The Writers Guild of America announced today it has a filed a class action lawsuit against every Hollywood movie studio and production company in an attempt to have the words “creative executive” officially removed from industry job titles. The lawsuit stems from an extensive study commissioned by the WGA involving dozens of creative executives currently working in Hollywood.
The WGA study concluded that the word “creative” gives development executives a false sense of originality that leads to an onslaught of endlessly awful script notes given out to screenwriters.
According to WGA president Chris Keyser, the lawsuit was filed on the basis of the definition of creative, which according to Webster’s Dictionary is “characterized by originality of thought and having or showing imagination.”
“Our study showed that none of the dozens of creative executives we interviewed met Webster’s definition of creative,” Keyser told Hollywood & Swine. ”That’s why the Guild believes we’ll be triumphant in our pursuit of justice.”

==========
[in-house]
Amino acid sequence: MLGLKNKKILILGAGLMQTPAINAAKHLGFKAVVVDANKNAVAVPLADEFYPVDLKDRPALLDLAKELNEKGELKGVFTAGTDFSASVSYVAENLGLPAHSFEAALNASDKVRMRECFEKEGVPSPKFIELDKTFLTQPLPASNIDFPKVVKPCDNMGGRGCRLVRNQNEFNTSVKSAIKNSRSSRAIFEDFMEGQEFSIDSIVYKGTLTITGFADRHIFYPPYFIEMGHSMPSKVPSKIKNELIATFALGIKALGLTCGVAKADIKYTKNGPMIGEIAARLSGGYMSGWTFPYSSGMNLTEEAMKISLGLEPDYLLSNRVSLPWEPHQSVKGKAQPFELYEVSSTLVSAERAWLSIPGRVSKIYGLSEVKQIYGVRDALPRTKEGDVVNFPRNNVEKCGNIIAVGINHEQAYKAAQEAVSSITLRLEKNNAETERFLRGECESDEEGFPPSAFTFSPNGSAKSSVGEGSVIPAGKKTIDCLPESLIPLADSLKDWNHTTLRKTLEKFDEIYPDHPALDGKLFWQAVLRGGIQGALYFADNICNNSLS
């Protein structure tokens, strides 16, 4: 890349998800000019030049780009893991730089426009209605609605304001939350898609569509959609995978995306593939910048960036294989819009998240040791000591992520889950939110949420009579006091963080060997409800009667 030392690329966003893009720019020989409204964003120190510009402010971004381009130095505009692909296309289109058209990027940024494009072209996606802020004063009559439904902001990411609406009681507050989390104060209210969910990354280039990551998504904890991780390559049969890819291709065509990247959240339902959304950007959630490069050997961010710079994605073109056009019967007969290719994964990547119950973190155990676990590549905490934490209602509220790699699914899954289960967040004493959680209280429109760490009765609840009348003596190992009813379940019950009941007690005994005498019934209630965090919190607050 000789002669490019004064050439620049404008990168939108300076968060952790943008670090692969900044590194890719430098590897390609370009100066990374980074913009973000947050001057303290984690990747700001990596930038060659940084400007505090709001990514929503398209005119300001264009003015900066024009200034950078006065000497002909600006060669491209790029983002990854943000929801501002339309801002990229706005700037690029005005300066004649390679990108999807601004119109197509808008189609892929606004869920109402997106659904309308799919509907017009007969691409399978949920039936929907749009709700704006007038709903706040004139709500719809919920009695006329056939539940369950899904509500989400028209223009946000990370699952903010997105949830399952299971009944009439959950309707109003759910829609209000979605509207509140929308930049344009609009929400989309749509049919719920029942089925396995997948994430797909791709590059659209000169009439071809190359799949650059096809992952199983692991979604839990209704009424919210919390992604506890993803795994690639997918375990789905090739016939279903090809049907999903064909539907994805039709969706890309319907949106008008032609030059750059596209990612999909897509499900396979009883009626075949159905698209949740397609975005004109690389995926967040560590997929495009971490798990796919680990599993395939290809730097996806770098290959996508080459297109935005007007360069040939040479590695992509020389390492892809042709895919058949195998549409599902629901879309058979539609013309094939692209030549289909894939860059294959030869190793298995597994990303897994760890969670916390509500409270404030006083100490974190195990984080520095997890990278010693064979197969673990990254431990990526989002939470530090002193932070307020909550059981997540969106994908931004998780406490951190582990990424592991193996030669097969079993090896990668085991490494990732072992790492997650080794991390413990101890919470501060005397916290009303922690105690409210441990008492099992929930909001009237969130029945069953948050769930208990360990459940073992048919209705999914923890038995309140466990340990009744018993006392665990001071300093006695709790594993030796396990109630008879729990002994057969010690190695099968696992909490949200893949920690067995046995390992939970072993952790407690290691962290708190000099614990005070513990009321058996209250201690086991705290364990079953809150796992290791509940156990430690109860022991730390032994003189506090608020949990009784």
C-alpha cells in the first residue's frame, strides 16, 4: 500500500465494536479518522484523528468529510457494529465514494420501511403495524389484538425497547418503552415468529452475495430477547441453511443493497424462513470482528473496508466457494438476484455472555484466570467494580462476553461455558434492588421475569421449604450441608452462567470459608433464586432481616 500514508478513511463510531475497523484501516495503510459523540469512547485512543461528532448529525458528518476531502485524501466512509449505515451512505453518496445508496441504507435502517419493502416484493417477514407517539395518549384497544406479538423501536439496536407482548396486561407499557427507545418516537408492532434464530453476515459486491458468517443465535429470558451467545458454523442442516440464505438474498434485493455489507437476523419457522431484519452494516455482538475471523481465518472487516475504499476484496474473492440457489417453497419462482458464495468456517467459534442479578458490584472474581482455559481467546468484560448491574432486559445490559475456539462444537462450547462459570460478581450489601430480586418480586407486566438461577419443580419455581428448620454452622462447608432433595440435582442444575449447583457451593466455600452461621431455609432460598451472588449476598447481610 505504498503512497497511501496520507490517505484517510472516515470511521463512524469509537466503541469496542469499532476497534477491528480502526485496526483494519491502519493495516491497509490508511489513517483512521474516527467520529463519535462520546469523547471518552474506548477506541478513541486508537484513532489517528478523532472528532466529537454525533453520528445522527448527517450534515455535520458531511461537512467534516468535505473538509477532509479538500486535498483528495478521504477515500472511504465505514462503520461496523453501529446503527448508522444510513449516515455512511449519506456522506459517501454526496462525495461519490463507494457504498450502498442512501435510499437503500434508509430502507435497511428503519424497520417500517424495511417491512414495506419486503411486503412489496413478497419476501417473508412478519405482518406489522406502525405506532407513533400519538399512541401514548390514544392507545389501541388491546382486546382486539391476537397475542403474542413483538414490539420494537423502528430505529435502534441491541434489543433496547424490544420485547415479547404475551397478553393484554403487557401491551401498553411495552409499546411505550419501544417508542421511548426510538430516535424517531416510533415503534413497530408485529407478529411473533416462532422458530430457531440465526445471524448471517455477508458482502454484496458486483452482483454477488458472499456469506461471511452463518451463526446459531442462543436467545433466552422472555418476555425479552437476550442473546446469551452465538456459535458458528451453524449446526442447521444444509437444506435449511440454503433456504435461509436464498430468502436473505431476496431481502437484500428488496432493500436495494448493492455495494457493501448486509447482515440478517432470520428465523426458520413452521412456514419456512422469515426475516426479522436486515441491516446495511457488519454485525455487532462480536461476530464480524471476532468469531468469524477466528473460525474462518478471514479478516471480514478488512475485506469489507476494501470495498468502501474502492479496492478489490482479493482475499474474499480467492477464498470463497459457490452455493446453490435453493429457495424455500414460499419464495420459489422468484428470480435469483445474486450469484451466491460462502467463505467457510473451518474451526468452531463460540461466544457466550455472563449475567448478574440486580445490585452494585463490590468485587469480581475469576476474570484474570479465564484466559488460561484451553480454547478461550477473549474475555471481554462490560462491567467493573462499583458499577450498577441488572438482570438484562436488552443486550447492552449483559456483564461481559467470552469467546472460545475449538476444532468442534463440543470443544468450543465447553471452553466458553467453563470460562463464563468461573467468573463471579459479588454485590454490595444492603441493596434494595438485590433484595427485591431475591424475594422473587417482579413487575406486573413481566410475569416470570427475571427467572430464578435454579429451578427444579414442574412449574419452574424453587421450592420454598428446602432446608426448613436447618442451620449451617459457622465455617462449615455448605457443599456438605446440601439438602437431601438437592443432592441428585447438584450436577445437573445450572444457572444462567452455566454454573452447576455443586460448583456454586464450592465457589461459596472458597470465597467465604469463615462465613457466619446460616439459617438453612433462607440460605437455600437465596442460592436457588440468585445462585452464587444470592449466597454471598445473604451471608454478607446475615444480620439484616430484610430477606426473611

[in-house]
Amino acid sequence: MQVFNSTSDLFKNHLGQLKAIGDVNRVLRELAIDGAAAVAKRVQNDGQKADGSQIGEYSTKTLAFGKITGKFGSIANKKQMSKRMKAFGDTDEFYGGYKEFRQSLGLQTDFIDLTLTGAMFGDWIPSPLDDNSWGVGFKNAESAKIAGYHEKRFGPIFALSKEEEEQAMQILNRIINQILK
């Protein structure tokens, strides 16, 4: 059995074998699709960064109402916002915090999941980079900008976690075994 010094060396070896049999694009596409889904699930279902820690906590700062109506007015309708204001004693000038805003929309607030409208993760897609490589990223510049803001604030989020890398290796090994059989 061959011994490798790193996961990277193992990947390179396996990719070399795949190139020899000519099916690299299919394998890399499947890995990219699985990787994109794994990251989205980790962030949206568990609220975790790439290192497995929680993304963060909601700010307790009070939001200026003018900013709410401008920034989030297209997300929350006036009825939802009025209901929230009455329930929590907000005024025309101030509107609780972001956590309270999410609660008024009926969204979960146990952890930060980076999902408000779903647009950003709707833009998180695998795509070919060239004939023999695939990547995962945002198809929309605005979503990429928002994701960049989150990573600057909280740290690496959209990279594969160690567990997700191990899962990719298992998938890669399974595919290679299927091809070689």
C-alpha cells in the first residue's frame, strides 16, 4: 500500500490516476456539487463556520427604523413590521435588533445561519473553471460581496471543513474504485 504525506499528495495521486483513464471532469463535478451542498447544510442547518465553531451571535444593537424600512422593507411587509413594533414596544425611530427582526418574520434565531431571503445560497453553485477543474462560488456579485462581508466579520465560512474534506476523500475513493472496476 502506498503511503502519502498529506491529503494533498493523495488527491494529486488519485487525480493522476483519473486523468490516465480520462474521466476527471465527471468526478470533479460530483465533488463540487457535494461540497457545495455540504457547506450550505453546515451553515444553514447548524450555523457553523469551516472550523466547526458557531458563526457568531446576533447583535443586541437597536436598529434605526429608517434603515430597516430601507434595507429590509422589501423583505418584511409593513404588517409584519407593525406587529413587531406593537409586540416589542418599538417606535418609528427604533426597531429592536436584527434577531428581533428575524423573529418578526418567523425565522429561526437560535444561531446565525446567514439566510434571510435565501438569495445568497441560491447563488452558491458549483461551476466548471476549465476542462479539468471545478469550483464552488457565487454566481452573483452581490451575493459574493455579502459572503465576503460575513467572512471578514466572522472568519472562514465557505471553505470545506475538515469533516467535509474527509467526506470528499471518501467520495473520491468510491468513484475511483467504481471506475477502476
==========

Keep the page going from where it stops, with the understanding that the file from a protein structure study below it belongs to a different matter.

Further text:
The action by the WGA sent shockwaves through the several hundred creative executives working in Hollywood. Upon learning of the WGA lawsuit to take their job title away, numerous creative executives warned screenwriters they better be prepared for the negative backlash.
“Instead of the normal fifteen minutes I make a screenwriter wait for our meeting to start, it’s now going to be a half hour,” said Dave Paulson, a creative executive at Paramount. ”And they can forget about me turning off my phone or not checking my BlackBerry.”
Keyser went on to explain that the term “creative executive” began being used in Hollywood several decades ago during a development meeting on the Warner Brothers lot between a screenwriter and young executive who had just been promoted from being an assistant. After listening to the executive throw out horrible ideas on how to improve his script, the screenwriter jokingly told him that he should retitle his job “Creative Executive.” Not sensing the humor, the executive immediately began calling himself a creative executive. This quickly inspired other young studio employees to do the same.
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